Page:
Fluorescent Lighting Compensation

Discussion in '35mm Cameras and Accessories' started by Nicole, Oct 18, 2004.

  1. Nicole

    Nicole Member

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    Help! Having used a digital camera it has been easy to compensate for fluorescent lighting and now (since converting to film) I am stumped as to how to compensate for different lighting conditions. I will be shooting (at a childrens day care centre) with mixed natural and fluoro lighting without flash and with both a MF Hasselblad 501c/m and 35mm Nikon F90X with both colour and b&w film.
    How best do I compensate with film for these conditions?
    Thank you for your help! :smile:
    Kind regards,
    Nicole

    PS - Just goes to show how slack a digital photographer can become! Forgets all the basics! :sad:
     
  2. rogueish

    rogueish Member

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    An FL-1 (I think thats the one) filter for colour ill help stop making people look like Vulcans (green) under fluorescent lights. It will say on the package.
    Shouldn't be much difference in B&W.
     
  3. gr82bart

    gr82bart Subscriber

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    Hi Nicole,

    Actually, it's an FLD filter - flourescent to daylight. Several manufacturers make them.

    Regards, Art.
     
  4. Nicole

    Nicole Member

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    Thanks everyone. I won't be using flash at all on the littlies.
    I'll check out the FLD filter.
    Can this filter be used for only fluoro lighting or mixed fluoro & natural?
    Cheers
    Nicole
     
  5. Shesh

    Shesh Member

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    The FL-D filter should be sufficient to approximately compensate for the florescent lighting. However, if you want to provide an accurate compensation, you will need to use the appropriate color compensating filter. I have used a CC30M with "normal" fluorescent lighting with good results. Given that fluorescent lighting varies in color temperature quite a bit, it is best if you can use a color compensating filter instead of a FL-D filter (which offers limited correction). This would also take care of your mixed lighting scenario.
    Note: FL-D is for use with daylight film. If you are using tungsten film, you will need FL-B.
     
  6. BruceN

    BruceN Member

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  7. John Koehrer

    John Koehrer Subscriber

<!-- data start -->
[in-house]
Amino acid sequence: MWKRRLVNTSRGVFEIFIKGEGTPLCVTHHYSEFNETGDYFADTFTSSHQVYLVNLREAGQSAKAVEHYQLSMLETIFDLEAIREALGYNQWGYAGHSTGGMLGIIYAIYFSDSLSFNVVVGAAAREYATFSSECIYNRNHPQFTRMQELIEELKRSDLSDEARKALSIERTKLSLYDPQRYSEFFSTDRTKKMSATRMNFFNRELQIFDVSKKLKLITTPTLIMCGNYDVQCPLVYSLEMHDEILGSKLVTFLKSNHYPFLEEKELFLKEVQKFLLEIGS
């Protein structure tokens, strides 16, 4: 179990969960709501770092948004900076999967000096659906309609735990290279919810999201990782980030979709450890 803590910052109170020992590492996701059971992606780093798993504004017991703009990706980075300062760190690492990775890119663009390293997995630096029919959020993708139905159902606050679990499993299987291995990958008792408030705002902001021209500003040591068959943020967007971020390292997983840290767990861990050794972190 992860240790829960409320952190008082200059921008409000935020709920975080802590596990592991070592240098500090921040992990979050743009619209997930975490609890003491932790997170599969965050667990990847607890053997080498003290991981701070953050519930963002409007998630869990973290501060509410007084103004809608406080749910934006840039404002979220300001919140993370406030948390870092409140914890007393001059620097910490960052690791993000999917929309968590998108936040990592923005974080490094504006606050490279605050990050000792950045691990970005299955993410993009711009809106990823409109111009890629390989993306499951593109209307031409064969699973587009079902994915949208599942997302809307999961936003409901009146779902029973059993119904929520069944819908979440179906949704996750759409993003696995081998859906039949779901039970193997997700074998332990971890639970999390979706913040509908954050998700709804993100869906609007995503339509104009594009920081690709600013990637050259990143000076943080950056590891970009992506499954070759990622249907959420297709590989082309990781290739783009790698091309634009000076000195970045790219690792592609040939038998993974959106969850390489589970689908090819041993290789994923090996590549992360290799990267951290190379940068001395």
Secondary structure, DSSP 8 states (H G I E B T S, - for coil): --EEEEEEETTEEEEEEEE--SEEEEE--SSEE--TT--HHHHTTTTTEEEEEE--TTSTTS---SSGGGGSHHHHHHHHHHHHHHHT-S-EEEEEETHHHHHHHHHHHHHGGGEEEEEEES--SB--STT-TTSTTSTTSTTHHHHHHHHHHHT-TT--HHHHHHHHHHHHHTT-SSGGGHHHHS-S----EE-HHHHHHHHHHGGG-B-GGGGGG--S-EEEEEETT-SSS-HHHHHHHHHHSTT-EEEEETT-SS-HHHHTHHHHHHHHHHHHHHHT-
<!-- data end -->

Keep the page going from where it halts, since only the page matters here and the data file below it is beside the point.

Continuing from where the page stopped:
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    Generally it's a good practice not to mix light sources. The CC filters or Fld/Flb filters will work for you provided the light/film combination is not mixed. With B&W it's no problem.
    Stay away from mixing with sunlight as best you can when using any of the above filters. Can you draw the blinds to exclude natural light?
    Frequently when a serious pro shoots they will actually filter the surrounding natural light sources to balance to the flourescents. This is done with large Gels taped over the windows. This way the photographer has only one light source to filter for.
    Must be nice to charge the client, eh?
     
  8. benjiboy

    benjiboy Subscriber

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    Hi Nicole,
    What speed film are you using? because as far as I can remember FLD and FLW filter have a fairly large filter factor, about one and a half or two stops which would effect your ability to hand hold the camera, or you might need a faster film. After reading your question I had a look at Cokin filters they make a FLD filter for mixed lighting which could fit your bill, it,s an A139, and probably wouldn't be half as expensive as a glass one, afterall it's not something you use every day.
     
  9. Claire Senft

    Claire Senft Member

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    There are offering from both Kodak and Fuji which are known to perform well in mixed flourescent and daylight situations. I believe that the Porta films have this feature as does Reala and other Fuji offerings. I think one of the things that will require a lot of attention is to make certain that the over-head nature of the flourecent lights does not leave you with dark eye sockets.

    Nicole, if possible, I would visit the site with a person and a gray card and expose a test roll of Porta 400 VC for instance, exposed with and without a FLD filter and have it printed and see how the photos look. As far as B&W is concerned the very soft nature of flourescent lighting may call for some added development of the film.
     
  10. waynecrider

    waynecrider Member

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    I don't know many homes that have tungsten lighting in their kitchens, but that may be a local thing. I'd clip test a short roll in someones flourscent kitchen using flash, and some filter varities and go from there. Most labs and local mini labs can run it the same day or in an hour. Don't forget, alot of minilabs automatically balance the negs for green. IAs far as I know it's a common practice

    If your using flash, and you should in some way becasue of that dark eye socket thing, you may not have to compensate very much if at all. Also check out the kind of flourscents the space has.

    I believe the Fuji films and their 4th layer help combat the greenies. You can always, excuse the cuss work, "photoshop" the scans.
     
  11. benjiboy

    benjiboy Subscriber

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    Flourescent correction

    I think Claires' suggestion is a very sound one, if you are able to get to the location before you shoot, you can see in practice what sort of colour balance you will get.